Now, what about the final value? Well we know that 3 out of the 8 bits are on for that last value. I did not mention it previously, but we work backwards when doing the addition. That means we start at the 27 position and work towards 20. Therefore, the math for the final octet becomes: 27 + 26 + 25, which gives us 224. Therefore, the subnet mask is:
In the table below each individual octet is represented by a row. The first octet is the highest row, and the final octet is the lowest row. This is meant to help visualize how the subnet mask looks in terms of bits.
From here, we can figure out quite a few things. For example, since the highest possible value a slash subnetmask can have is 32, and ours is 27, we can work out how many computers can exist on this subnet. That equation was: 2n - 2, where n in this case will be (32 - 27). So let's work through the math real quick:
2(32 - 27) - 2
25 - 2
32 - 2
There can be 30 devices on this network, because two addresses are always reserved on any subnetwork for broadcasting messages to every device on the subnetwork, and for identification of the subnetwork. This information is also useful because it tells us what the reverse subnetmask will be.
If our subnet mask is: 11111111.11111111.11111111.111 00000
Then our reverse subnetmask will be: 00000000.00000000.00000000.000 11111
When you've got the 'n' in this equation, you can work backwards through the subnetmask setting the bits to 1 until you've hit n-bits. You don't even need the original subnet mask, I only used it to make a point. Onto the fun part, let's figure out the broadcast address for the following IP on a /27 subnetmask:
The first step is to figure out what this translates to in binary. This step is probably easier to just use the binary calculator, or on a piece of scratch paper. I have the answer below though just in case.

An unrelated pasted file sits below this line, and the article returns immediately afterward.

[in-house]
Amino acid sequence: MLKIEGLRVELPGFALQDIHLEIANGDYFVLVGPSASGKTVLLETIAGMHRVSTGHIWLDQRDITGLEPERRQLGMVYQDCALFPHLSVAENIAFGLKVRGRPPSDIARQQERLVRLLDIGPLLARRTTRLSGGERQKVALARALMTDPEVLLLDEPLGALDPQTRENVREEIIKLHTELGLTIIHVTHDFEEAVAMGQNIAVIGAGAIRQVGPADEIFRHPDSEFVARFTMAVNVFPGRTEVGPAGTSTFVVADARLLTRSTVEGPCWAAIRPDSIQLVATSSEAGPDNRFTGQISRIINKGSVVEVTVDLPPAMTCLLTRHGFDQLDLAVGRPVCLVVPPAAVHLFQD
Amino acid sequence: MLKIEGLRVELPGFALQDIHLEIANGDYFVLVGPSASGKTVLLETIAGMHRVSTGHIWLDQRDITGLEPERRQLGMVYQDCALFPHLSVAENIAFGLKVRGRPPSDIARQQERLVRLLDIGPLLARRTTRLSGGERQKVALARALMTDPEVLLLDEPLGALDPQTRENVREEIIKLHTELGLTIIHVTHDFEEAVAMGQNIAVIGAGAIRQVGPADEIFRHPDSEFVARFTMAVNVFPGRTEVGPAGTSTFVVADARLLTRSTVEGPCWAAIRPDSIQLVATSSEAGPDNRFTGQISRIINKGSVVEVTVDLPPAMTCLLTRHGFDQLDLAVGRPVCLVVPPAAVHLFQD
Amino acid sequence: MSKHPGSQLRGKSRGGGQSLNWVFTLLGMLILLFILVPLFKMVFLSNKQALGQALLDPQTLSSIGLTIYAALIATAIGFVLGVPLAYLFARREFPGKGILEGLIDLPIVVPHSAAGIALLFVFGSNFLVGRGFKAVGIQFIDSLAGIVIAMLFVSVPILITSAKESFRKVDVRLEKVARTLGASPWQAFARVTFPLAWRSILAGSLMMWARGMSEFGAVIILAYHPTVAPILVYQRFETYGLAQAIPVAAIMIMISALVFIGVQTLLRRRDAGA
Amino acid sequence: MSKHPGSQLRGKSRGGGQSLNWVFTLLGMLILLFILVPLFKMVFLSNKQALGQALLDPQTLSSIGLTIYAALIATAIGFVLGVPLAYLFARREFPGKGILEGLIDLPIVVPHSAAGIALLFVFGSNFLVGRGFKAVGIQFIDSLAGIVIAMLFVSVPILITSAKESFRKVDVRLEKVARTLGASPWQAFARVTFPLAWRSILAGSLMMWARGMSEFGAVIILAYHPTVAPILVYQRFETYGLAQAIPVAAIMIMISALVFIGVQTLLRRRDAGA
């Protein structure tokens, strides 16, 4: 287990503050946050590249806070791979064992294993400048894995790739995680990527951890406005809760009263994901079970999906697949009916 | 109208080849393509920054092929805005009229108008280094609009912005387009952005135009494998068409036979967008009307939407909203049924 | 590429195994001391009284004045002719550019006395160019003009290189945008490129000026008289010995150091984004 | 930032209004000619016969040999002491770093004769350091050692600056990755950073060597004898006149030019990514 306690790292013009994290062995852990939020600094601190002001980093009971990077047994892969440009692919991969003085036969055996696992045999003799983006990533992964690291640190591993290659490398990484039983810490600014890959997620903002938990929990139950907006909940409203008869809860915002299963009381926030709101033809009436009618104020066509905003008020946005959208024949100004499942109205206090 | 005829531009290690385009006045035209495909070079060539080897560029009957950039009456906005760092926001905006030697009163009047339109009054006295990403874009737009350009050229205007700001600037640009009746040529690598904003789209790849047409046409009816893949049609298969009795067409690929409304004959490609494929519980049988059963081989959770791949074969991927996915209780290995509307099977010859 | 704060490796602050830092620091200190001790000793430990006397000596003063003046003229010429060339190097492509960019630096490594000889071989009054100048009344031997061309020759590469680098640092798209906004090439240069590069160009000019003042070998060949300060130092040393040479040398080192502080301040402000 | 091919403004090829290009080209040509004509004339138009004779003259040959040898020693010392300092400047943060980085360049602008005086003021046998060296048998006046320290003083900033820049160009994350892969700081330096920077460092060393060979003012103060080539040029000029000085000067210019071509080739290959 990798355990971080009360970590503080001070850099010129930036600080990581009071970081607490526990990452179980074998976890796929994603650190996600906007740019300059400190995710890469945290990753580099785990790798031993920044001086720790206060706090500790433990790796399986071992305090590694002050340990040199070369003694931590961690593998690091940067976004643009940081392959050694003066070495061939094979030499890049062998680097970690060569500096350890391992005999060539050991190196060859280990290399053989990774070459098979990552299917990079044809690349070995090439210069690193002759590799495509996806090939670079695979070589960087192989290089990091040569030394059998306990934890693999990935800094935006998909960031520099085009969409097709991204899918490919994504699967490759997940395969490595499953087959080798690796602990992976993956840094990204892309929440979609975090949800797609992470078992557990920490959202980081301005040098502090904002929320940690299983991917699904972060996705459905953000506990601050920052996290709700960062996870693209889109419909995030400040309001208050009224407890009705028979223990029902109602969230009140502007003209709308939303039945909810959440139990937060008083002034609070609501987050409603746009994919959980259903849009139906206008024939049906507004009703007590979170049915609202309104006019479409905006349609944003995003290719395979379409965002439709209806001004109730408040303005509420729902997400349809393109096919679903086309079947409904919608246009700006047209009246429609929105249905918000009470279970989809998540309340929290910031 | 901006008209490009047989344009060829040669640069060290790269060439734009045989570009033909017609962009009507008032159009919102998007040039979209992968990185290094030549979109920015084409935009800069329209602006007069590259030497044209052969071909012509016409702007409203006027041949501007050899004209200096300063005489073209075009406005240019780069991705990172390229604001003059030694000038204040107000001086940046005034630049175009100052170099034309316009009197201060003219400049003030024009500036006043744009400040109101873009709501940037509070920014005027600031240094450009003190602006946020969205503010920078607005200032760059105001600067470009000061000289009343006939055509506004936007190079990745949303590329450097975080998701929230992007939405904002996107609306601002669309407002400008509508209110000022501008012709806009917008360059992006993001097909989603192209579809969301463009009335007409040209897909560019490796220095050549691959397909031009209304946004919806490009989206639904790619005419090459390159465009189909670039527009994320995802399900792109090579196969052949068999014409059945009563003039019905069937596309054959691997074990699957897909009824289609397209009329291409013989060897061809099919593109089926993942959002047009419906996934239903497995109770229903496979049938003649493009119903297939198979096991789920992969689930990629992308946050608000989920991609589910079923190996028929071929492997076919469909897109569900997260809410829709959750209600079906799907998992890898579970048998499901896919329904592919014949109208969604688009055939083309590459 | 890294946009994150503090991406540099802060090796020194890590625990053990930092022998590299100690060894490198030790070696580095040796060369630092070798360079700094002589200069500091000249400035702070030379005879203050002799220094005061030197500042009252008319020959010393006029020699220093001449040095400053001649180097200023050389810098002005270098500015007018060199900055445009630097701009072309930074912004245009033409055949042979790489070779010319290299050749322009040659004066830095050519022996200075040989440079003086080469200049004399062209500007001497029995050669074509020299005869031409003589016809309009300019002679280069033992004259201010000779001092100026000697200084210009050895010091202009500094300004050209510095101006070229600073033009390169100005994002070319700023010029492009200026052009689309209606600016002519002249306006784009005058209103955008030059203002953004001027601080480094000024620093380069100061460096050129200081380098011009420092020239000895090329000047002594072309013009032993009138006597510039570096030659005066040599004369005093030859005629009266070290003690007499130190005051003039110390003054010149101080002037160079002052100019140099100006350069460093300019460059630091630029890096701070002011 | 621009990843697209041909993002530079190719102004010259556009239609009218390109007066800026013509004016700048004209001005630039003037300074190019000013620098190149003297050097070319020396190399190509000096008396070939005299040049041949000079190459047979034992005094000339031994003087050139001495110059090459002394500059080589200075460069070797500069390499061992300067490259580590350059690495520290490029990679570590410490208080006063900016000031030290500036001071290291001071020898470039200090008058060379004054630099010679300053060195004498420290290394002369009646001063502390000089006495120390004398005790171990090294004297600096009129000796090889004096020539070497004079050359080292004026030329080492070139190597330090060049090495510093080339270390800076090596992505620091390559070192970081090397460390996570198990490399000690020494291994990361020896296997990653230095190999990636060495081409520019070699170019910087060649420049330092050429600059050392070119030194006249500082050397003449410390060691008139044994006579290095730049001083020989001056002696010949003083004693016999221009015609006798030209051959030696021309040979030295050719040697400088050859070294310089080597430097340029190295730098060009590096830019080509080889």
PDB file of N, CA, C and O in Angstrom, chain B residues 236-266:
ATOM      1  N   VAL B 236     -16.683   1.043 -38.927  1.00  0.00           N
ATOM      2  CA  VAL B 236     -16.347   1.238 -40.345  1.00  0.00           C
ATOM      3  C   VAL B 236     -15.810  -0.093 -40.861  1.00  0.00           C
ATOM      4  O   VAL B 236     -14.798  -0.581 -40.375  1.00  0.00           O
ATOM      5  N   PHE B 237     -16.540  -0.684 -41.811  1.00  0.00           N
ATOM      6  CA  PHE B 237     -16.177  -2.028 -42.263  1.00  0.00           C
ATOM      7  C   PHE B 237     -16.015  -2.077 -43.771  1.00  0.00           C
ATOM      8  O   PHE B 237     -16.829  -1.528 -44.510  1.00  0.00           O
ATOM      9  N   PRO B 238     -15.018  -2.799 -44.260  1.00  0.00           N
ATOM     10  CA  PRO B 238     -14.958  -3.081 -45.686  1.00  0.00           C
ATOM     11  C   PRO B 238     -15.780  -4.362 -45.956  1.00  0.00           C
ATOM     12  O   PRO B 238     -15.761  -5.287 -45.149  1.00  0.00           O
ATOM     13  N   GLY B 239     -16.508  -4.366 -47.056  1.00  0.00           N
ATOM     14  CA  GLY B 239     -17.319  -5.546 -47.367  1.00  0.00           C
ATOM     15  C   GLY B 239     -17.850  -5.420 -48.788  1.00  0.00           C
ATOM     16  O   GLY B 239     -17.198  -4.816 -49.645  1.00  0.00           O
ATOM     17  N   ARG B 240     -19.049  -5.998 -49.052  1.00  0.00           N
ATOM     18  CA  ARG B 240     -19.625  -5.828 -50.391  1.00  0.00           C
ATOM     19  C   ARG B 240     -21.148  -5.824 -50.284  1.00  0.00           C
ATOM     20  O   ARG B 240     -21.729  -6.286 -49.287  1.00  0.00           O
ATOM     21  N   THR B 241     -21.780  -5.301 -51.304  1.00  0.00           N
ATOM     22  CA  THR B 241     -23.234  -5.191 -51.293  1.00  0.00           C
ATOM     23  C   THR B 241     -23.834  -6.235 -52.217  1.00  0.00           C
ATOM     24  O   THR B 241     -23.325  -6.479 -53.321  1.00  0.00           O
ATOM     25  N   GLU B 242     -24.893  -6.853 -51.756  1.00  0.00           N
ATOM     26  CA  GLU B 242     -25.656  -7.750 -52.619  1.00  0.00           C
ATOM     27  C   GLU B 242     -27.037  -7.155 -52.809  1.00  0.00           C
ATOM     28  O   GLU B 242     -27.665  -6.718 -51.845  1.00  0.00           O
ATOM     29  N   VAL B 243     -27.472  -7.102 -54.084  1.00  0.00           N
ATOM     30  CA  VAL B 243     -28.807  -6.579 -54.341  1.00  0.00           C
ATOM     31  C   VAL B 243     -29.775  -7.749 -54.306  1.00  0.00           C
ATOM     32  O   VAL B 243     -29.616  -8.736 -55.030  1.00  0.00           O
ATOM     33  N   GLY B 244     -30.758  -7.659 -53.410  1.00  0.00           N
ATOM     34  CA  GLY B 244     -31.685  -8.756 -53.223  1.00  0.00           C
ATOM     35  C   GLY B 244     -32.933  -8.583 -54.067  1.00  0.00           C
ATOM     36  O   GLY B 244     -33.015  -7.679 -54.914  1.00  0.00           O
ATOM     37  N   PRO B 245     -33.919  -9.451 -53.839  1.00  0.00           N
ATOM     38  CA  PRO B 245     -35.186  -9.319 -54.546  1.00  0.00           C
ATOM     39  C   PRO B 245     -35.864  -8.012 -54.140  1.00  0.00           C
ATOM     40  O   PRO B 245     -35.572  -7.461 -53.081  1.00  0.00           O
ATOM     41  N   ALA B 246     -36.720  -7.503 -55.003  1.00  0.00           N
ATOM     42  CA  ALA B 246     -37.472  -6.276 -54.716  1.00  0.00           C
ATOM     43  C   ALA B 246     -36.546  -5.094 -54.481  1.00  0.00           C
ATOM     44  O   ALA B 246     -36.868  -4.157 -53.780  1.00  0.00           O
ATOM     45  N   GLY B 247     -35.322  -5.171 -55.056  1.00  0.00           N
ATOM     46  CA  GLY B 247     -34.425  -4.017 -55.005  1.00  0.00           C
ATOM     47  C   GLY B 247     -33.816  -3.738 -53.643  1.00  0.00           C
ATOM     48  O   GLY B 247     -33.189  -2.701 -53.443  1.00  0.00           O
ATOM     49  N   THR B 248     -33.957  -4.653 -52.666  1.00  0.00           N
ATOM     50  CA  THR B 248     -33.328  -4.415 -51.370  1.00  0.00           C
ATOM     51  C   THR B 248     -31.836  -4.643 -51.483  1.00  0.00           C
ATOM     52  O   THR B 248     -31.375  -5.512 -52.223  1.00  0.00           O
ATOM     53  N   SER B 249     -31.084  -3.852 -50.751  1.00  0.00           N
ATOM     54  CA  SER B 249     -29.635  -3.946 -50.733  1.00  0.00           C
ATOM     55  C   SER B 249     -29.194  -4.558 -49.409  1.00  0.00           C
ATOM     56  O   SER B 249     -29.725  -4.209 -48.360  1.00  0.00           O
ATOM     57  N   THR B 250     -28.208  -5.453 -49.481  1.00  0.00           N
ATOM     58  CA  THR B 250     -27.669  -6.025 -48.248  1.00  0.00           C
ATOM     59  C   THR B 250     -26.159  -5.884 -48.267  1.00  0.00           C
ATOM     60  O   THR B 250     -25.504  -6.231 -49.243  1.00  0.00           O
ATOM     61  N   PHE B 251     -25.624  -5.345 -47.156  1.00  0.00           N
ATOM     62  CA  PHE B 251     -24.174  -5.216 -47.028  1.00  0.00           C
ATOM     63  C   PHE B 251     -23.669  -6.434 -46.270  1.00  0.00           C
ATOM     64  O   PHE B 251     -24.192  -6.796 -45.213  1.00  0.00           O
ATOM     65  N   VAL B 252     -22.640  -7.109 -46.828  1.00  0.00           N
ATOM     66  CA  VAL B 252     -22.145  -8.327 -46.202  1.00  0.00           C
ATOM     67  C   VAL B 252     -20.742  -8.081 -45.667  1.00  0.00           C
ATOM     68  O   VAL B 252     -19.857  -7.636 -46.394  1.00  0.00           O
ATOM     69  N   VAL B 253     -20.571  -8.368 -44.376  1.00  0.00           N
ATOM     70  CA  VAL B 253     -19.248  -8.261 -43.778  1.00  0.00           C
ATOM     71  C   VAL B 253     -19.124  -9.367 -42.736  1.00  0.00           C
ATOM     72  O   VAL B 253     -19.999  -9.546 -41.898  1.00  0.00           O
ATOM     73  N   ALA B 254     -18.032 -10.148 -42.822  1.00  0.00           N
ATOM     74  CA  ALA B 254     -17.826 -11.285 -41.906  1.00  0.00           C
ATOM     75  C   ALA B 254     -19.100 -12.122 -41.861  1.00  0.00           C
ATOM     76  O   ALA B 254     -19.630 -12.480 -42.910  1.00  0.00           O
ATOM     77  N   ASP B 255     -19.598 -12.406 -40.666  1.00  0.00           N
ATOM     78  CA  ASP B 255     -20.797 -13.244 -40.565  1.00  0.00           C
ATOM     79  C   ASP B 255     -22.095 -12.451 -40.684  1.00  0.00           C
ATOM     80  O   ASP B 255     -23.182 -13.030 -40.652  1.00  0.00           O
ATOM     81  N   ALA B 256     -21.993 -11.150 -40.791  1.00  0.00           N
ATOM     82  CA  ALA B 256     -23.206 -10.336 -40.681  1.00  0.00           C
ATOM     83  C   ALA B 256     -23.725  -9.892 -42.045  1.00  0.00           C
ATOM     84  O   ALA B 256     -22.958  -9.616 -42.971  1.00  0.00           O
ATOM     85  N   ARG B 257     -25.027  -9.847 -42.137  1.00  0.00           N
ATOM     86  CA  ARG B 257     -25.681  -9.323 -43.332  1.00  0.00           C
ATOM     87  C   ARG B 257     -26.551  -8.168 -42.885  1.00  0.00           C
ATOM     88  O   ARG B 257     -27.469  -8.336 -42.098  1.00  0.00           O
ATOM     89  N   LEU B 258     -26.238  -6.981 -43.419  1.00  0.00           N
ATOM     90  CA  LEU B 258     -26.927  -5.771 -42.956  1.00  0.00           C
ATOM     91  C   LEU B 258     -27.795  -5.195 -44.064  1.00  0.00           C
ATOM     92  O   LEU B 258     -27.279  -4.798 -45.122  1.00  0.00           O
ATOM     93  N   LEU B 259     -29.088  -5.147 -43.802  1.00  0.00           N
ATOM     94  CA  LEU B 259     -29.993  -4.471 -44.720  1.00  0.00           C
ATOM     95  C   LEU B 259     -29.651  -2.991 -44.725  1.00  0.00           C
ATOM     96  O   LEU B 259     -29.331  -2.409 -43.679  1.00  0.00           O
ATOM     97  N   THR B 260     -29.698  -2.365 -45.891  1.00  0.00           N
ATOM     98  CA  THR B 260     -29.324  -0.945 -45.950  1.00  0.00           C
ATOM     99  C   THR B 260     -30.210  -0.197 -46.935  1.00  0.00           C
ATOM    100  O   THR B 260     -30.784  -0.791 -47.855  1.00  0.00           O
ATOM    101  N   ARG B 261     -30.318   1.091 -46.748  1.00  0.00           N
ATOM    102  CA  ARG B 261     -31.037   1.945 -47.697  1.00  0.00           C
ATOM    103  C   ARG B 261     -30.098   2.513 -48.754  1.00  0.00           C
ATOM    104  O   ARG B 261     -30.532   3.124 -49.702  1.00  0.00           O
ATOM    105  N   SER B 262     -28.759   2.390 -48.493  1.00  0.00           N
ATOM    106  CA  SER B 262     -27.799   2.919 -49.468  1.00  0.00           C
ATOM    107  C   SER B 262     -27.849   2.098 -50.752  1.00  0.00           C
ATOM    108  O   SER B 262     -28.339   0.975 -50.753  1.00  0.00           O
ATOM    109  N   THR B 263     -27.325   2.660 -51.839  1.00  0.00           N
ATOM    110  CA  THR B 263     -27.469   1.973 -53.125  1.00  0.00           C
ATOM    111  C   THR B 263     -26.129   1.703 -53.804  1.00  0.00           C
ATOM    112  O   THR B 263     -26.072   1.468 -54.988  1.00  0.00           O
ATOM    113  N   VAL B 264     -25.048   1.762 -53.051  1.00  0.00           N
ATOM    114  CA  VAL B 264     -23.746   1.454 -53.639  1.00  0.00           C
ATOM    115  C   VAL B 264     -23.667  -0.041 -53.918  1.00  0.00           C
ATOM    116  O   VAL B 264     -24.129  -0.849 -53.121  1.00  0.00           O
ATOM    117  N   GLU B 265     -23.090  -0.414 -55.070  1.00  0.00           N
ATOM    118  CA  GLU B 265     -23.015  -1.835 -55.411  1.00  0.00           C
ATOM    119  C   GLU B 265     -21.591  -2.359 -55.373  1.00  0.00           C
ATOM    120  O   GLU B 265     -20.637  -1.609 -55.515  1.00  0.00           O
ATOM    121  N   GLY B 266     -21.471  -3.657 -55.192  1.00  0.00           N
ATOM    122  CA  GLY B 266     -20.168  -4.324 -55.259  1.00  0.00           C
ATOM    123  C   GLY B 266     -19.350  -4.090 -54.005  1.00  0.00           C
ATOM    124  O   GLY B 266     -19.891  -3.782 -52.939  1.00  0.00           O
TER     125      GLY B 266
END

Now that we've done that, we can start to work on the math. BUT, before we do that, let's eyeball things real quick because there's a nice shortcut. Using the rule of 'or', we know that an equation will be true IFF at least one side is true. Likewise, it is false IFF both sides are false. This means, whenever we have a one we will keep that one, and whenever both sides are zero it will be unchanged. In other words, the first three octets of our IP will remain the same, because the reverse subnetmask is entirely zeroed out for those octets. So the only time we really need to work is on the final octet.
Now we have to find x, but that's easy!
192.168.32.31 is our final answer. There's still more information we can get from this, remember back up above when we deduced that we can have a maximum of 30 devices on this network? That's because two are reserved. The broadcast and network address are always reserved, and the broadcast address is the final address on a network. What's the network address then? Well, we know there are 32 addresses on this network in total because only 30 can be assigned, and only 5 bits were unused by the subnetmask in the final octet.
So the entire network should be: 192.168.32.0-192.168.32.31, but only 192.168.32.1-192.168.32.30 can be used by devices. And that, my friends, is how you figure out the structure of a subnet. There are fancy tidbits I left out like CIDR notation and classes, but those can be easily googled. IPs are just grouped into classes mostly for convenience and stuff anyway.
While this article is geared toward IPv4, a lot of the same ideas apply for IPv6. There's just a lot more reserved addresses due to its address space, the use of hexadecimal instead of binary opens up a lot of options. In general, as long as you understand how subnetting works you're all set. But now that you know how, let's go over why real quick. It does come up in CompTIA exams, and there are two major reasons. Primarily, it helps prevent traffic collision between packets by breaking down large networks into much smaller chunks.
Unsegmented networks can risk data loss through packet collision or too much data going to one place at the same time. However, it is also safer against internal and external attackers if the network is broken up properly. If a worm gets into the network, IT has a chance of shutting it down before it wrecks the entire network. Of course, it's not safe enough to rely on subnetworking alone. There needs to be backups because you never know what you're facing. But it is a pretty simple way of making things safer and more effective across the entire network. Further, in Supply Chain or Manufacturing environments it is a simple technique to help deter Supply Chain attacks. Lastly, it can also make it easier for IT to address connectivity issues if entire departments are having connectivity issues.